A further interesting area worth exploring is media influence vs. personal salience. Supporting Trump often represents a response to personal grievances, while Brexit remains a fairly distant and abstract political matter. Trump supporters grew up in a world of simple certainties: America was the greatest nation on earth, the American dream was alive and well, and Americans could look forward to a life of prosperity and happiness. That’s not entirely the case anymore, and however misguided, they believe in the simple and brutal solutions Trump espouses, and think that he will turn the clock back. Brexit is about the EU. No one cares that much about the EU. For all the jingoistic talk of taking power back and controlling borders, most Brexit supporters do not think quitting the EU is a last resort to making their deteriorating lives better. They support Brexit because it is broadly in line with their worldview, as represented by the media they consume. I suspect there is near perfect alignment between papers people read and how they will vote in the referendum. In summary: most Brexit supporters don’t know or care all that much about Brexit, however excitable they get in the run-up to the referendum, and choose to adhere to the views of their favoured news source, while Trump supporters care very much about their livelihoods and fervently believe in Trump, but are more likely to have relied on gut instinct and their peers to decide he’s their man, rather than some newspaper.

So what do Brexit and Trump tell us about media influence? All wild conjecture on my part, but probably the following: that it still matters greatly, but in a more fluid and complex way than ever; and that its influence is greater on matters that people are less committed to, as they require the media outlet that represents their world view to define their position.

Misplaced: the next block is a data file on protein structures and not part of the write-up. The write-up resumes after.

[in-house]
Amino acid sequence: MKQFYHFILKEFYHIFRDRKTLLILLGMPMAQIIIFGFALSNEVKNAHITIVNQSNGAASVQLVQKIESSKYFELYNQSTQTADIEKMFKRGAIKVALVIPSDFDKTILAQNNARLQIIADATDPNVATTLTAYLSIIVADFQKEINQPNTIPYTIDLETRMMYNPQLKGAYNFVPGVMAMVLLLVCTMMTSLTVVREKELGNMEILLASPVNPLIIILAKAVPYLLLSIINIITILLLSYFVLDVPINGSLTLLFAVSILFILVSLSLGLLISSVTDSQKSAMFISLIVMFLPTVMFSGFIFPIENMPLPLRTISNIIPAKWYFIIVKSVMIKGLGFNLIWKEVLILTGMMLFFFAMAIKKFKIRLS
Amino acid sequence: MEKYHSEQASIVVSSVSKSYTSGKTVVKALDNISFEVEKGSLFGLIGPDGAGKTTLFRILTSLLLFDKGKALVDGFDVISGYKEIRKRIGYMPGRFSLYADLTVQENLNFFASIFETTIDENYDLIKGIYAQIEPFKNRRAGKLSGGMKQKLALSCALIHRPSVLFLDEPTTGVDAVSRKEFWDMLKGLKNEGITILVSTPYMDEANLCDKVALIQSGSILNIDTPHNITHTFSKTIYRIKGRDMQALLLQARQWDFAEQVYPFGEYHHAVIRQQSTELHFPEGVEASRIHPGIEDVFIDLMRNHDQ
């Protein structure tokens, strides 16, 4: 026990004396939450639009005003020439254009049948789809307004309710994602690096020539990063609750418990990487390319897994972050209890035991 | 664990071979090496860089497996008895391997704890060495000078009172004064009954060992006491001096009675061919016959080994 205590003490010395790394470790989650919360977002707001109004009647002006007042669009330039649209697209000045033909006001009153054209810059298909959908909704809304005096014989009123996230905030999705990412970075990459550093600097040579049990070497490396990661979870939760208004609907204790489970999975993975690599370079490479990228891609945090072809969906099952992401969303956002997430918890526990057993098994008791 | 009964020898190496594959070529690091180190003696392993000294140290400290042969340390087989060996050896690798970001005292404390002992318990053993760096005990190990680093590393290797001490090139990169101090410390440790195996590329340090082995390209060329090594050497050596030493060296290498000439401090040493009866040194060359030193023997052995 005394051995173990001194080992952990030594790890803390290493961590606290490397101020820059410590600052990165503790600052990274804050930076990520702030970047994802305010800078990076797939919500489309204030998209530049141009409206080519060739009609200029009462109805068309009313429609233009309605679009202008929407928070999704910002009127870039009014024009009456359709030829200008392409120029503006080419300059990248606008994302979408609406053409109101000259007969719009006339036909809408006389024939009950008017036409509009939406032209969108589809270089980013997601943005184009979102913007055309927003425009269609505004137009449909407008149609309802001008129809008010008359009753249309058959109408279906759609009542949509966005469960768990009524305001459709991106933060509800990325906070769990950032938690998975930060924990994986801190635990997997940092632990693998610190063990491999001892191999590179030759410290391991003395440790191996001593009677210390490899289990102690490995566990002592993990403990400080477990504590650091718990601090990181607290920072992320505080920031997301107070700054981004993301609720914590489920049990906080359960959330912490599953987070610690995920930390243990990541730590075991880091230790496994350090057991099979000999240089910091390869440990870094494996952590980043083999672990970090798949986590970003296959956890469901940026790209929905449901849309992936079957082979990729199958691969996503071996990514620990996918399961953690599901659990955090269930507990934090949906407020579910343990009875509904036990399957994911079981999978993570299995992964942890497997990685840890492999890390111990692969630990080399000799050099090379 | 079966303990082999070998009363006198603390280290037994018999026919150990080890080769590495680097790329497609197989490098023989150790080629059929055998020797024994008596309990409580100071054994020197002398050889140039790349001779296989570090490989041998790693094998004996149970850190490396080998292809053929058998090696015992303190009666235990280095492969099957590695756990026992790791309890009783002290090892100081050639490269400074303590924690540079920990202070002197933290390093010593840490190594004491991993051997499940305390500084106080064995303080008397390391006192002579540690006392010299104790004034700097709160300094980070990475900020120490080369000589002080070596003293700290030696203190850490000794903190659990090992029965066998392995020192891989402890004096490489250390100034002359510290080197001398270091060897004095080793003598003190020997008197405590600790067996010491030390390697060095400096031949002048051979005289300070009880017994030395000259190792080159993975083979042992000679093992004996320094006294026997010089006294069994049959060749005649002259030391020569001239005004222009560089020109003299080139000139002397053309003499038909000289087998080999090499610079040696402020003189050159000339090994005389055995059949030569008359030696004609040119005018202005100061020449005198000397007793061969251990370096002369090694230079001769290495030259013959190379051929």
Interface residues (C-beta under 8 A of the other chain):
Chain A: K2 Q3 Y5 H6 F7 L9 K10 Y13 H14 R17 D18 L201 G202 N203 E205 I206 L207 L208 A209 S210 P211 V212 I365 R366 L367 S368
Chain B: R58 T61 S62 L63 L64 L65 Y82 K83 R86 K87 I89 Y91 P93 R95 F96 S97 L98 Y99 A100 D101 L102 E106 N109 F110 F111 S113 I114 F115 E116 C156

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Does media matter?

December 20, 2014

Of course it does, but in terms of influencing public opinion or the extent to which it dictates decision-making, probably less than we think.

In his book about Howard Dean’s presidential campaign in 2003-04, Joe Trippi recounts how he felt following a car crash interview by Dean on Meet the Press: demoralised and sure their campaign was over. It was the first major political campaign to truly harness online grassroots mobilisation and fundraising, yet at that moment, Trippi, who managed the campaign, was guided by an outmoded paradigm: one in which blowing it on Meet the Press meant you’d get lampooned in every other media outlet and you could no longer possibly win an election.

What actually happened? Dean supporters were enraged: they thought the Republican interviewer had been unduly tough and proceeded to increase activity in support of their candidate. Result? Poll numbers and donations went up the week following the interview. Apparently this was the moment in which Trippi realised beyond any doubt that real people could trump traditional networks of influence.

What’s more, this took place more than 10 years ago, before the advent of social networks or ubiquitous and speedy internet access.

What are, still now, the lessons for communicators or campaigners? Not that we should ignore traditional media, but rather, that:

  • We should be channel agnostic.
  • We should be more meticulous in our study of opinion formation. Influence is infinitely more diluted than it was when everyone followed the lead set by parents or neighbours. What really makes people tick?
  • Obviously, we should re-assess influencers. Network analysis done properly can help us define who really carries clout within a constituency or other community.
  • We should measure impact, not reach. Dean’s Meet the Press interview probably reached far more people than any other single piece of content that week, but its impact on poll numbers was the opposite of what most people would have deducted from mere reach.